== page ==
I’ll give a couple of key points you need to kind of think through what is it that you’re looking for in terms of what you’re looking for from a therapist, as well as how are you going to pay for therapy over time. Is it something that you are trying to get your insurance to pay for? Can you afford to pay out of pocket?

What’s your monthly budget? All of those factors really need to be taken into consideration before you start calling people. Please, please, please use the internet. It’s a beautiful tool out there. Do your web searches find out as much information as you can online. If you need certain requests such as scheduling, insurance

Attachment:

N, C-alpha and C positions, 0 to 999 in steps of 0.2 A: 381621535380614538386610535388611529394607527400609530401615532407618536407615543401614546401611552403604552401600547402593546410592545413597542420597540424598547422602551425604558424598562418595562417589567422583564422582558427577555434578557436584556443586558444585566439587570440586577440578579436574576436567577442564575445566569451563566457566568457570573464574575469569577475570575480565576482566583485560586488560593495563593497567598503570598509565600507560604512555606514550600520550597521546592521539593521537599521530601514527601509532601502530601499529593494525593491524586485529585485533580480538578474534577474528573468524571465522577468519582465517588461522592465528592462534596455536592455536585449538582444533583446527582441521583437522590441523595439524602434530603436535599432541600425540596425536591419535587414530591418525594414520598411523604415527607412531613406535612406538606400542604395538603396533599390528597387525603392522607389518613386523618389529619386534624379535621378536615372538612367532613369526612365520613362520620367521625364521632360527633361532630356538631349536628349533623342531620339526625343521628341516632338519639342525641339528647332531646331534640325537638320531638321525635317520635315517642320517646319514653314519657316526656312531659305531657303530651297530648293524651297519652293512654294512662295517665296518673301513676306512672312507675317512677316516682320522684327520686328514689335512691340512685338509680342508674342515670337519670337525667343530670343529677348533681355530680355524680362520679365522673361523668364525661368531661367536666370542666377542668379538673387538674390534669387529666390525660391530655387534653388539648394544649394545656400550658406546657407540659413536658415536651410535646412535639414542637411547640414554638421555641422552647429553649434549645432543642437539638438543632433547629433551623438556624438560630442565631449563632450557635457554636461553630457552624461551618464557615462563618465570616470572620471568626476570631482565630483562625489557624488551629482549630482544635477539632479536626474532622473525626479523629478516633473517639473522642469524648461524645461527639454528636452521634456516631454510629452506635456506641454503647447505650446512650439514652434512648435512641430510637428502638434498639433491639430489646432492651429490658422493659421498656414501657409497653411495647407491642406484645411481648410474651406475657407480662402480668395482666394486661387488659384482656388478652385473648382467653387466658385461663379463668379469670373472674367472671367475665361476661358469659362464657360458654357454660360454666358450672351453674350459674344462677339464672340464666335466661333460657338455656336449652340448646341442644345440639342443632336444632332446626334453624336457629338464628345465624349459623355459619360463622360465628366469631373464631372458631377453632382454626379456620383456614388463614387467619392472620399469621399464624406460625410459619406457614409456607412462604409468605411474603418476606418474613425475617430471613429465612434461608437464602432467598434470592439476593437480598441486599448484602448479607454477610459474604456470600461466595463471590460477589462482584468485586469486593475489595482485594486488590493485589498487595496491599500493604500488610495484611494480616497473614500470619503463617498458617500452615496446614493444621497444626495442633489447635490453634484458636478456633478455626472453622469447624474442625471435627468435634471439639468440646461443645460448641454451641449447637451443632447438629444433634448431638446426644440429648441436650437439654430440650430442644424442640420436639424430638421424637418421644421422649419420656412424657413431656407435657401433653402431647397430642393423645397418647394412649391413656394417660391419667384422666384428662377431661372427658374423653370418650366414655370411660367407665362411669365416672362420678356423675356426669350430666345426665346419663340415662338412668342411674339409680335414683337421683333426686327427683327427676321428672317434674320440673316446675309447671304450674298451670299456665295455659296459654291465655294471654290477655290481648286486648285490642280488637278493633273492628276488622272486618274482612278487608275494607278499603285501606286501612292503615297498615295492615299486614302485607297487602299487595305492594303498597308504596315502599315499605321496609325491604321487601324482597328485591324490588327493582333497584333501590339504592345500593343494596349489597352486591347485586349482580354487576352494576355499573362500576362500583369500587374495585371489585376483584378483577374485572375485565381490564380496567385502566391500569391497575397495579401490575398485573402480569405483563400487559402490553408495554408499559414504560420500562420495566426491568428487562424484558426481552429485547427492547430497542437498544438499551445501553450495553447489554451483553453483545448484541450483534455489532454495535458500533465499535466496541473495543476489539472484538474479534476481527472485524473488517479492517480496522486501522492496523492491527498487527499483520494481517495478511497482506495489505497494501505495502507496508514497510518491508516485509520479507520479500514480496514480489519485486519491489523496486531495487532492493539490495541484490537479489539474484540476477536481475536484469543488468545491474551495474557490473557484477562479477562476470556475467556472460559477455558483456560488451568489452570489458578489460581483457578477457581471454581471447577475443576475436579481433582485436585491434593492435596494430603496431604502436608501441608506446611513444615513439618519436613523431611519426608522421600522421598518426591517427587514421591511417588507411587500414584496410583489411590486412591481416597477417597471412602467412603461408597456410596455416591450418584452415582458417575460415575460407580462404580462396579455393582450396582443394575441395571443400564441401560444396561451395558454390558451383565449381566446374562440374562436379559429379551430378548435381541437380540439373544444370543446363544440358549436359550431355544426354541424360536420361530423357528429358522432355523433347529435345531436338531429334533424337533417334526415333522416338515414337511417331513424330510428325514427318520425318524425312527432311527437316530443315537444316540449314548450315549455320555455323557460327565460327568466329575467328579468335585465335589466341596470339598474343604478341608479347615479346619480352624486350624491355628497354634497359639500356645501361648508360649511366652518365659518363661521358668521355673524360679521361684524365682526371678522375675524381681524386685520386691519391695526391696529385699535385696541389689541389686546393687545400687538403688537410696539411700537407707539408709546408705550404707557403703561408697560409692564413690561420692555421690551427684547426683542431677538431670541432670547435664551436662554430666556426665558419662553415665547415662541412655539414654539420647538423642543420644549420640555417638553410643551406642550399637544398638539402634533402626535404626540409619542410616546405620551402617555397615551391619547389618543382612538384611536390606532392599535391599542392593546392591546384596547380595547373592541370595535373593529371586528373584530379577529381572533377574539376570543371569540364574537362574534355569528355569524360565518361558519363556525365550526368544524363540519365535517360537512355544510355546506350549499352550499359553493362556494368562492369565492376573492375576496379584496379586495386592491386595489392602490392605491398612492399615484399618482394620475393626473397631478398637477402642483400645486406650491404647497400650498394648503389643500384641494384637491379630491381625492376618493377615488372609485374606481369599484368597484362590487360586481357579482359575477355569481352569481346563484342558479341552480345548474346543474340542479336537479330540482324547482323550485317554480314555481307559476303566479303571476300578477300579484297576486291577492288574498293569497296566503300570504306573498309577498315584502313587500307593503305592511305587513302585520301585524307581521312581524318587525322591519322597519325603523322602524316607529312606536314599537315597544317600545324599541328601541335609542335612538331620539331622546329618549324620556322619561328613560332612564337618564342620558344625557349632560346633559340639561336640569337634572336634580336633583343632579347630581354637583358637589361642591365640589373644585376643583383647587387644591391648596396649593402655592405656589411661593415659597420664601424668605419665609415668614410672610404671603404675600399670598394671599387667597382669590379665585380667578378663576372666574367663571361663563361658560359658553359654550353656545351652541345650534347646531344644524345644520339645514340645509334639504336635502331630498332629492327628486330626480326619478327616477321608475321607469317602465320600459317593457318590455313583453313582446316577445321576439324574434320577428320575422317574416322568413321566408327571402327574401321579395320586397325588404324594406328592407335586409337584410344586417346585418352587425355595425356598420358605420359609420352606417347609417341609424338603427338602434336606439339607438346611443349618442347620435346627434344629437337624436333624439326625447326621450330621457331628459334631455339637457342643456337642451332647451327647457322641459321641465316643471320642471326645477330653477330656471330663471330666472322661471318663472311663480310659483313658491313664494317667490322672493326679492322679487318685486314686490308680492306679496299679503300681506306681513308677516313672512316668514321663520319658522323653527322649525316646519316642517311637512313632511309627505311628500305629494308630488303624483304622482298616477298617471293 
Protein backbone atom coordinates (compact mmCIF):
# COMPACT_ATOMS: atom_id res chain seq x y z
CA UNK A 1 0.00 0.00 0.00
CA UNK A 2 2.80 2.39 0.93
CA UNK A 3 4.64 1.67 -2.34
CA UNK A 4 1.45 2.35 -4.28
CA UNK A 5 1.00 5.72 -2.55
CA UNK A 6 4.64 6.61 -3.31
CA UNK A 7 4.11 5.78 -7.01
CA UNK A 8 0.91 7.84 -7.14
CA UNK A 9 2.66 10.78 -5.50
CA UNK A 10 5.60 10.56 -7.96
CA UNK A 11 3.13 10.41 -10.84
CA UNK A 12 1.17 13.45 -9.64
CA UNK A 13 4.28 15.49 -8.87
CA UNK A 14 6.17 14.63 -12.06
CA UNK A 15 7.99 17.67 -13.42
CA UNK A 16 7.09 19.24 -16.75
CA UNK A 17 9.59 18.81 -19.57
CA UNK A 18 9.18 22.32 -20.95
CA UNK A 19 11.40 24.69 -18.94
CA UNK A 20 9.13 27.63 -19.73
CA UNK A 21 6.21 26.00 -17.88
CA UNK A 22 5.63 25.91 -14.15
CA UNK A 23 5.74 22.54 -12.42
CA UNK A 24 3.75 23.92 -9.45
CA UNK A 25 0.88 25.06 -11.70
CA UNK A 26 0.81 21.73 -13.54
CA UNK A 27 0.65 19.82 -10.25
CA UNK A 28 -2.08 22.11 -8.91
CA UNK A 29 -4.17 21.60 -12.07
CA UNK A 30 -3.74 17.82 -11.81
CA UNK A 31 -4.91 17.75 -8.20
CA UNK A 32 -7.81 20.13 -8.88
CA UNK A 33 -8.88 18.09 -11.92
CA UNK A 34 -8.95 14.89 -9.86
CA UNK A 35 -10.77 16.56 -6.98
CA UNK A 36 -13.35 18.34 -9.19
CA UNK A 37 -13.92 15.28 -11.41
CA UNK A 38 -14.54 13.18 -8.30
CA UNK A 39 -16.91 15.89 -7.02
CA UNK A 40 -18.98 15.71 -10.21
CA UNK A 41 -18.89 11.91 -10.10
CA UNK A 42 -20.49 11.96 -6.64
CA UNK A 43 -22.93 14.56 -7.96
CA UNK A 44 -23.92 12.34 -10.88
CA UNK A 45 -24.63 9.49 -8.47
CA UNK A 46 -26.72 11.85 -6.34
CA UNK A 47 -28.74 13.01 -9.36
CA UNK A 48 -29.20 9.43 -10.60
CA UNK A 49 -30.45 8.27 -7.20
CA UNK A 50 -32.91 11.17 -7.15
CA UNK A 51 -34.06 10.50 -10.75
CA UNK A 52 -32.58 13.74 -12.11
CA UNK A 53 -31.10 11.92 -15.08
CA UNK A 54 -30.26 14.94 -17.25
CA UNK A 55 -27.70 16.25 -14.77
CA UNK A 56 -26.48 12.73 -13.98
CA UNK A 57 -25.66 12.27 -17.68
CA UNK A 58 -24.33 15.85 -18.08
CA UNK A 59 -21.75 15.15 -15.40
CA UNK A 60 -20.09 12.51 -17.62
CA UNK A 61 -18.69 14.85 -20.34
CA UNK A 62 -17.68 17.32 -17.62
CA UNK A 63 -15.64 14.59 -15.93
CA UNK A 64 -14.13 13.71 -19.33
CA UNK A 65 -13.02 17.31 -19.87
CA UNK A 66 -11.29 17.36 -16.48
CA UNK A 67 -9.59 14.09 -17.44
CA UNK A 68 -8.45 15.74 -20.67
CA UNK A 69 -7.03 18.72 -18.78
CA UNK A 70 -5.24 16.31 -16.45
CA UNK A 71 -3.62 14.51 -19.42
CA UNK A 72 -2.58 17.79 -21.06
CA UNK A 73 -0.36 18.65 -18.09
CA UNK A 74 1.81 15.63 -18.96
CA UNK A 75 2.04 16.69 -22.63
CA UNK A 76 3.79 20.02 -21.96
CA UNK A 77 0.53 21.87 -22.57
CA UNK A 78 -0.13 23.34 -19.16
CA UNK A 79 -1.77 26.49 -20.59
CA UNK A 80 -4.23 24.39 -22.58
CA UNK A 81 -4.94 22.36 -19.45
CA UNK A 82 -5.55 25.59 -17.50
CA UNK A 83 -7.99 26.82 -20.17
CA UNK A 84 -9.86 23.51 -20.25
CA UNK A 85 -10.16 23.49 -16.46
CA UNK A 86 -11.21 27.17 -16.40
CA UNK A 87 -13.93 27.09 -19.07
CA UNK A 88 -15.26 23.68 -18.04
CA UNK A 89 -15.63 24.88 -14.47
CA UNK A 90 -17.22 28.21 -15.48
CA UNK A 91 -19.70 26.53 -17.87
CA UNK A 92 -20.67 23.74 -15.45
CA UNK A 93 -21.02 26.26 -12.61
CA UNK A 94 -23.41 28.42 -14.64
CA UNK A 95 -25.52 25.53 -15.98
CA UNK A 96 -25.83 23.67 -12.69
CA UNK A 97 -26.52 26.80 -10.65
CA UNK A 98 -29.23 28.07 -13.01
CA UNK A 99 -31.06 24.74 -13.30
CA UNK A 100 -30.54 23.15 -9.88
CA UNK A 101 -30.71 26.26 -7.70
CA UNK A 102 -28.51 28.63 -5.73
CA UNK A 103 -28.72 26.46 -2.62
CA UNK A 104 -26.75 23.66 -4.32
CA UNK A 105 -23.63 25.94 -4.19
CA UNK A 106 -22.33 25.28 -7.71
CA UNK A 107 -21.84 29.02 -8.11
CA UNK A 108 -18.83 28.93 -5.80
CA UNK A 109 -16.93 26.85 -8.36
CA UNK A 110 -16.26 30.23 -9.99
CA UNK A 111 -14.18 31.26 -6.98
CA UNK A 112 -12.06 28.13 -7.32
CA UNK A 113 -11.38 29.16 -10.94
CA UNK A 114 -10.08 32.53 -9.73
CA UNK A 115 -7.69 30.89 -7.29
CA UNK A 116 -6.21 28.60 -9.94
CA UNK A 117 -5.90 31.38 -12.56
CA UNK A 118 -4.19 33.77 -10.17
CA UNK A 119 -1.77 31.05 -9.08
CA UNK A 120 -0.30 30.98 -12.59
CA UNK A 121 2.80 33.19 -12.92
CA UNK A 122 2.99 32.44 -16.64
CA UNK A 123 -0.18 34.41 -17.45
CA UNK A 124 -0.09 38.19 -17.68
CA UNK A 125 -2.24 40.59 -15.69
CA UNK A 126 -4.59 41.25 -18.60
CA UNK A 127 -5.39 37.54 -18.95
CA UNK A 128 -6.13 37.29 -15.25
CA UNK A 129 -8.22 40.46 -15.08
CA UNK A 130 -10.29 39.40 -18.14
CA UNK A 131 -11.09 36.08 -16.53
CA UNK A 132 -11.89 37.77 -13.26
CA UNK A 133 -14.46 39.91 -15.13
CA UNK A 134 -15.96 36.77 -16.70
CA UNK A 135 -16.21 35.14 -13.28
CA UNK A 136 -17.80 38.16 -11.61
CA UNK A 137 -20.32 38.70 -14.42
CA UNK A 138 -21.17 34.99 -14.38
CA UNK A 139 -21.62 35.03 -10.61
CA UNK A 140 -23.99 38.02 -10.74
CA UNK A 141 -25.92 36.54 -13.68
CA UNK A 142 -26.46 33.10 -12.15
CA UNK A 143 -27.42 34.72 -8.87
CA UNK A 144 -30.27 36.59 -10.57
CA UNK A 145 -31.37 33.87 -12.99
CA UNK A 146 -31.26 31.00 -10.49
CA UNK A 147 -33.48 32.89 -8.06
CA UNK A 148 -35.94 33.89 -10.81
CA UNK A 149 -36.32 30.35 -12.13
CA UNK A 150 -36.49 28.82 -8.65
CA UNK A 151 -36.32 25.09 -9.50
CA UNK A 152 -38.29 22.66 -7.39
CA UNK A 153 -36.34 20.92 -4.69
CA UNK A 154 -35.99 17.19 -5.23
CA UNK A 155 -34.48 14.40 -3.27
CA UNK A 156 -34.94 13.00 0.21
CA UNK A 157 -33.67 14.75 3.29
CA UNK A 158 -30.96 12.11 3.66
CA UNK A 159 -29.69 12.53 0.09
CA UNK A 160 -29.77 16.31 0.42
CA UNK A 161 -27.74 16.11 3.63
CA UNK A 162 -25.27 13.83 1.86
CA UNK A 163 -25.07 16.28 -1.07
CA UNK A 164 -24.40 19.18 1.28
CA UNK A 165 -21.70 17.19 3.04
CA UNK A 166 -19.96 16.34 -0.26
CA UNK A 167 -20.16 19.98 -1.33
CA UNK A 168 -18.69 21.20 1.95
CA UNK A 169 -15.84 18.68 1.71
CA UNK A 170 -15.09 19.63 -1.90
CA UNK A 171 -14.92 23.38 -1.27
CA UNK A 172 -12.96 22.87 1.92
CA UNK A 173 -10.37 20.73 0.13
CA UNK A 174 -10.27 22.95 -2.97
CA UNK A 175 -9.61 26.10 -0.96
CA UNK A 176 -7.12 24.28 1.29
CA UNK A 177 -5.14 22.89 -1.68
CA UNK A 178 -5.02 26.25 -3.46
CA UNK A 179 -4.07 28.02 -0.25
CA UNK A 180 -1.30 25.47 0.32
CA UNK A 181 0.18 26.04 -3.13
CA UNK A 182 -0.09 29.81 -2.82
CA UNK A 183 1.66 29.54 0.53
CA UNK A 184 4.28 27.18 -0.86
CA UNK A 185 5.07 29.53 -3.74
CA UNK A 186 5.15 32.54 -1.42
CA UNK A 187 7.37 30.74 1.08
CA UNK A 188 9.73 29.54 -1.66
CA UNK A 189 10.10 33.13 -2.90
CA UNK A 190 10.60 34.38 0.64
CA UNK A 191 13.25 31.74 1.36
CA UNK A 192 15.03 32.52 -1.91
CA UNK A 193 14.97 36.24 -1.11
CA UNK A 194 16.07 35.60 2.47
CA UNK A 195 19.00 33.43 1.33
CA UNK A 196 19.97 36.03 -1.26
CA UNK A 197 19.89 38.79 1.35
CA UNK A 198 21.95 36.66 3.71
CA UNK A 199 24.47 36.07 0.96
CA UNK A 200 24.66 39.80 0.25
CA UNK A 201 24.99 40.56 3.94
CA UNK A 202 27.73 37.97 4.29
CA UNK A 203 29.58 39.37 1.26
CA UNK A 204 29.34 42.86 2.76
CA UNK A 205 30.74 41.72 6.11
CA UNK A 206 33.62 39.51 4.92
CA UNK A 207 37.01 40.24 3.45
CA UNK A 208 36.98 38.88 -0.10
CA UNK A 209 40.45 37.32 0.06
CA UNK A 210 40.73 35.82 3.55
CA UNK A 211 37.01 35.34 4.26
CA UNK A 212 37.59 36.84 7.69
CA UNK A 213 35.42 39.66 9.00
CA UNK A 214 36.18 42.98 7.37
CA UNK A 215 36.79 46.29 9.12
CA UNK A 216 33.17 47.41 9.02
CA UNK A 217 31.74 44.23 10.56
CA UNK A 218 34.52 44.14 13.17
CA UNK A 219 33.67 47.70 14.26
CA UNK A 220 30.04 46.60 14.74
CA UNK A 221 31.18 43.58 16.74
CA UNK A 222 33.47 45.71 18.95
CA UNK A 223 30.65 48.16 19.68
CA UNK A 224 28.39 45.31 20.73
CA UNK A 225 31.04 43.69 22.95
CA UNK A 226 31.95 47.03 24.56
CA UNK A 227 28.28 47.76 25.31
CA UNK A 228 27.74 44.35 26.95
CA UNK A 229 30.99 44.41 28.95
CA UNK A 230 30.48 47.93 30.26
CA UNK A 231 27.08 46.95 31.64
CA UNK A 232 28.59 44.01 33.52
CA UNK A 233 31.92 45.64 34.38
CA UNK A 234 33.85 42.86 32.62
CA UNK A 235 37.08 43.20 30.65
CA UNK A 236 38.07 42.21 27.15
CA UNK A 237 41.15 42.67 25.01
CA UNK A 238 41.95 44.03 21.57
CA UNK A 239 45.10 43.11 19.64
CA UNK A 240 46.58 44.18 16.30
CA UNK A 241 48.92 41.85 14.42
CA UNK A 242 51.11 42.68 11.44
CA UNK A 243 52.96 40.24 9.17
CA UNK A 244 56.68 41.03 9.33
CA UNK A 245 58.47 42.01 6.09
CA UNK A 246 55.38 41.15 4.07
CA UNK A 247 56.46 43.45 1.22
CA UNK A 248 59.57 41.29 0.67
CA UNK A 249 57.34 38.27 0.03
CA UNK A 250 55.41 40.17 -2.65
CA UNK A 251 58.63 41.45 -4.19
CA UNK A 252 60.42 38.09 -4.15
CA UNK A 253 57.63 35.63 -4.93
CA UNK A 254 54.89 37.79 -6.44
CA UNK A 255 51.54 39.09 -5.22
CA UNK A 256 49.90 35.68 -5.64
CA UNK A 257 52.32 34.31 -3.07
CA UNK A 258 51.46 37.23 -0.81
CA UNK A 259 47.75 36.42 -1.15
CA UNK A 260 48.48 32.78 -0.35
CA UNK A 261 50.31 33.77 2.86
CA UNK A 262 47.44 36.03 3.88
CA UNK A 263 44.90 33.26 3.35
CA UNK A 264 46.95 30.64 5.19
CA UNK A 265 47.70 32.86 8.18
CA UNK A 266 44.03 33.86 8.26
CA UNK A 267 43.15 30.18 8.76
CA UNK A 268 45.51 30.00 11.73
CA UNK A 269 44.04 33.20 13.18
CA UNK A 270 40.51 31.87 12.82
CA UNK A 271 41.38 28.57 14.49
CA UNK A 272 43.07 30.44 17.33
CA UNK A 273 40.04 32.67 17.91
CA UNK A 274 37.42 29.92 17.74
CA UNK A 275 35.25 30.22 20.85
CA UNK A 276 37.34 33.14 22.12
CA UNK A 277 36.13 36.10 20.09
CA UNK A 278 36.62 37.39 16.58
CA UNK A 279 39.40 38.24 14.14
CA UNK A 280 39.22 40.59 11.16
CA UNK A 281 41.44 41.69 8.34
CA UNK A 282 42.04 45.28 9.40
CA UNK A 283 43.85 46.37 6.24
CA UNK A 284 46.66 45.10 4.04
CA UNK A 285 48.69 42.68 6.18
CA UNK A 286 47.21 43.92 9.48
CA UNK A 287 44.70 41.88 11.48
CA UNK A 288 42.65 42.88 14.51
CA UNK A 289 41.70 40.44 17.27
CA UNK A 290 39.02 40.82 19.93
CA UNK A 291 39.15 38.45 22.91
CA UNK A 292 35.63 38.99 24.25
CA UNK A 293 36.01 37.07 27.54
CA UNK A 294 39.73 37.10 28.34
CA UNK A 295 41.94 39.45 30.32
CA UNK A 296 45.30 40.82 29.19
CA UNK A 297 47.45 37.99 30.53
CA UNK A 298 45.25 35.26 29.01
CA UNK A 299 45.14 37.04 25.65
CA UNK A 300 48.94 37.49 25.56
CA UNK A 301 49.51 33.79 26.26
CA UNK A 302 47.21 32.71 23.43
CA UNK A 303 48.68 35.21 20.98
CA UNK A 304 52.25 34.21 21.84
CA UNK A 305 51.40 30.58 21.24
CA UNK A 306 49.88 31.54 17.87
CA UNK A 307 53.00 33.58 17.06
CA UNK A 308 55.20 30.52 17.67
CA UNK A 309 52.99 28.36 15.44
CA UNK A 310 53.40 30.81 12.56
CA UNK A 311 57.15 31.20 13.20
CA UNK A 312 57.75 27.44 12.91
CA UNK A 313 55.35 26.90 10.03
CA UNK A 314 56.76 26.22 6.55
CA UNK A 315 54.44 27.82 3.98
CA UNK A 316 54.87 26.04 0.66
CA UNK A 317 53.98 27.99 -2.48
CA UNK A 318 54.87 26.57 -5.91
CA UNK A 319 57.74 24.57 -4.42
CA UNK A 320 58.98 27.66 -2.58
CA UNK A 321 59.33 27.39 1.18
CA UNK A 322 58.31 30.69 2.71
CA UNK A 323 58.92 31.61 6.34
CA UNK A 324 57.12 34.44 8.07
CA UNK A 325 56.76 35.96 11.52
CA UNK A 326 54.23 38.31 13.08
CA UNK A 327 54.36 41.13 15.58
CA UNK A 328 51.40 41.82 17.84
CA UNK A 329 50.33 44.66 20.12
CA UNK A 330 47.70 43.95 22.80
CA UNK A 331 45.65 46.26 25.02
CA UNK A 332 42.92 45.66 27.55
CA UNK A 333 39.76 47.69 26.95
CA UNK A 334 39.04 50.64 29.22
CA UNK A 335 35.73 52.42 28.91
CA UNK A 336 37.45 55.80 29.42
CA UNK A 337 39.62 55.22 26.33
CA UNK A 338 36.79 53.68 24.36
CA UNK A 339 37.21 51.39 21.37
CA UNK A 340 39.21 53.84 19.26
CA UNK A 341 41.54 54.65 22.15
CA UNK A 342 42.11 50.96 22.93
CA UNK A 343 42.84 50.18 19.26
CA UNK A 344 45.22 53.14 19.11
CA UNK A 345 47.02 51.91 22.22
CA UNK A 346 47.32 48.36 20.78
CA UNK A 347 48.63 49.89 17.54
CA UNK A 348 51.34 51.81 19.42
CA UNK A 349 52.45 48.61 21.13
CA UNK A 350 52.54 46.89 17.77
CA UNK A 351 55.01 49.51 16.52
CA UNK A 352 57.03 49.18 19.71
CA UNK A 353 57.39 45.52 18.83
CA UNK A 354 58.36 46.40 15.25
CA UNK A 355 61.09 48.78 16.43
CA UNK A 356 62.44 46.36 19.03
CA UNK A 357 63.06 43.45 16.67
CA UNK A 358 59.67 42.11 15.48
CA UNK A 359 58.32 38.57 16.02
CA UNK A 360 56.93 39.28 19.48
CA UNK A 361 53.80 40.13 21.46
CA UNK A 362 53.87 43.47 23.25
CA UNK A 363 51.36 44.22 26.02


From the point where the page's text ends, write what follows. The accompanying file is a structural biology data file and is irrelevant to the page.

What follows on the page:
You know, you’re going to have to ask your boss to leave early at the end of the day. You know, get some of those things in place and so forth. Know what your therapist that you’re looking at specializes in. That’s a big one. I just talked about people seeking me out for marriage counseling and there was nothing on my website or anywhere in anything that said anything about marriage. So like I said, a lot of times people just start calling numbers and honestly that’s going to lead you to more frustration in the long run if you don’t do your research. Use websites, get as much information as you can from there and then start calling or email.